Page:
BBOP | Jazzing Up Business' Impact On Biodiversity

The Business and Biodiversity Offset Program has left me torn: is this a genuine attempt to preserve biodiversity, or just another exercise in corporate greenwashing?

[social_buttons]The Business and Biodiversity Offset Program is a work in progress.  Its name includes that reviled word “offset”, a red flag for many deep greens.
However, unlike the dreaded carbon offset, this is not a market mechanism which allows industry to greenwash its way through normal operations.

Instead it’s a recognition that large industrial developments have a huge impact upon sensitive natural environments and can undermine the cultural lifestyle of local populations.

In order to keep this impact as light as possible the program is developing a set of mechanisms which ensure there is no net loss of biodiversity in the locale and that local communities’ lifestyles are not adversely affected or altered.

The program has just reached the end of Phase I and has released a flurry of guidance documents and case studies, including this excellent overview.

This admits BBOP’s shortcomings, including no consideration for marine ecology, no universally agreed methodology to measure outcomes, and a very narrow spectrum of industries contributing.

These shortcomings will be addresses in Phase II which aims to deliver broader, deeper and more refined guidelines and documentation by the end of 2011.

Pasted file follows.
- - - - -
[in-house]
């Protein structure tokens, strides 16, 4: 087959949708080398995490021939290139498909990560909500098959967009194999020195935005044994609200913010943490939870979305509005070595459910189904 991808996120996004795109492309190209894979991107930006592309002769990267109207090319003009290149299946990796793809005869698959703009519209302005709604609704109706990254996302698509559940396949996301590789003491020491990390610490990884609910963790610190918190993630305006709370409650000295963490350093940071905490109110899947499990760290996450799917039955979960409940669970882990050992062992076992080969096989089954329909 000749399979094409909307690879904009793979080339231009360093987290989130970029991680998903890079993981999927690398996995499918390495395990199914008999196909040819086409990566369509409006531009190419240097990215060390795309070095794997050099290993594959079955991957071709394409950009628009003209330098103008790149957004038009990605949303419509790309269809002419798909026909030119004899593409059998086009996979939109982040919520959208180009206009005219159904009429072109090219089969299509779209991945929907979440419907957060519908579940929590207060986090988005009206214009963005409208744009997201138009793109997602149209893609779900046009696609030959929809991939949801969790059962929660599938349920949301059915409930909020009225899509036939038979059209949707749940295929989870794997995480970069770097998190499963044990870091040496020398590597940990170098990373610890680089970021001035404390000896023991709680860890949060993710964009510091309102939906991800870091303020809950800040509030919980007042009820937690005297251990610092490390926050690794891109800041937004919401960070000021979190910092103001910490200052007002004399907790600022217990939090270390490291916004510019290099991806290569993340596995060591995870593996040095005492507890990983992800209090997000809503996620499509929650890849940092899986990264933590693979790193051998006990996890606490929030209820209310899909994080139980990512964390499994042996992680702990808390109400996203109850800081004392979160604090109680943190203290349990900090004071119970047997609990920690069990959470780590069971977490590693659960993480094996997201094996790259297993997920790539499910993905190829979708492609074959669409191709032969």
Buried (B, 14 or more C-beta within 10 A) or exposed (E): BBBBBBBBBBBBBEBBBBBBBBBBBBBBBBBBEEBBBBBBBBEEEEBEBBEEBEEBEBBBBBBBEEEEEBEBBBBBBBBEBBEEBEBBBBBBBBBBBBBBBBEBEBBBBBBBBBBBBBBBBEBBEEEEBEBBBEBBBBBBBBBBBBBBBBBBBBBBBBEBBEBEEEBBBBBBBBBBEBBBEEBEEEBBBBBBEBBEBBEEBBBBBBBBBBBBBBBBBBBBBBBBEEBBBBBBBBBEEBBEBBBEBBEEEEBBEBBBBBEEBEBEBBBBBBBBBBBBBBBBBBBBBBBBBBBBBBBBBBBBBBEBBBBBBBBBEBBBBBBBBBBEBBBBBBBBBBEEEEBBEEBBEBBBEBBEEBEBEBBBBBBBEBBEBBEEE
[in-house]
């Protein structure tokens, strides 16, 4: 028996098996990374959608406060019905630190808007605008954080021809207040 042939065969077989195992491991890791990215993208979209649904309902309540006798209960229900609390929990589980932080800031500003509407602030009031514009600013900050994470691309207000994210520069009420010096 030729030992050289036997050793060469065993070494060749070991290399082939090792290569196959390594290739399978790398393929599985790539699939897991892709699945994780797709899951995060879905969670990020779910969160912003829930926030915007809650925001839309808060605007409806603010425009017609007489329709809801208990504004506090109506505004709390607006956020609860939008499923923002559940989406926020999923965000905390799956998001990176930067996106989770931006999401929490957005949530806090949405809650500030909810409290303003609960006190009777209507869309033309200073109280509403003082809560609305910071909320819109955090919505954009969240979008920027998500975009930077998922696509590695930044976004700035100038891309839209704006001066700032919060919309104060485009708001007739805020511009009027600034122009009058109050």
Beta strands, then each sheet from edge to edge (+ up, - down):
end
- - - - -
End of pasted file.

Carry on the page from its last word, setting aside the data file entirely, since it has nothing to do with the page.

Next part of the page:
But Are Biodiversity Offsets Helpful?

In the meantime I’m left divided over whether this is a truly credible attempt to lighten Man’s heavy handed treatment of natural and human ecology.

Aspirations such as ensuring “no net loss and preferably a net gain of biodiversity” within a project’s locale seem like a massive step forwards, as does the program’s willingness to address human ecology alongside environmental ecology.

However, I cannot help but feel uneasy when I see companies from unsustainable industries, such as Shell International and Rio Tinto, driving the project forwards.

Is such cynicism justified, or is BBOP a genuine and welcome step towards creating an ecologically sustainable society for the 21st Century?

Or is this a sterile debate and should industry first do no harm instead of continually trying to fix things after the fact?

Please let me know your thoughts below … with such a new program it will be fascinating to hear what other people think!!

Picture Credit: Buttress tree roots by sly06 from flickr under Creative Commons Attribution License.

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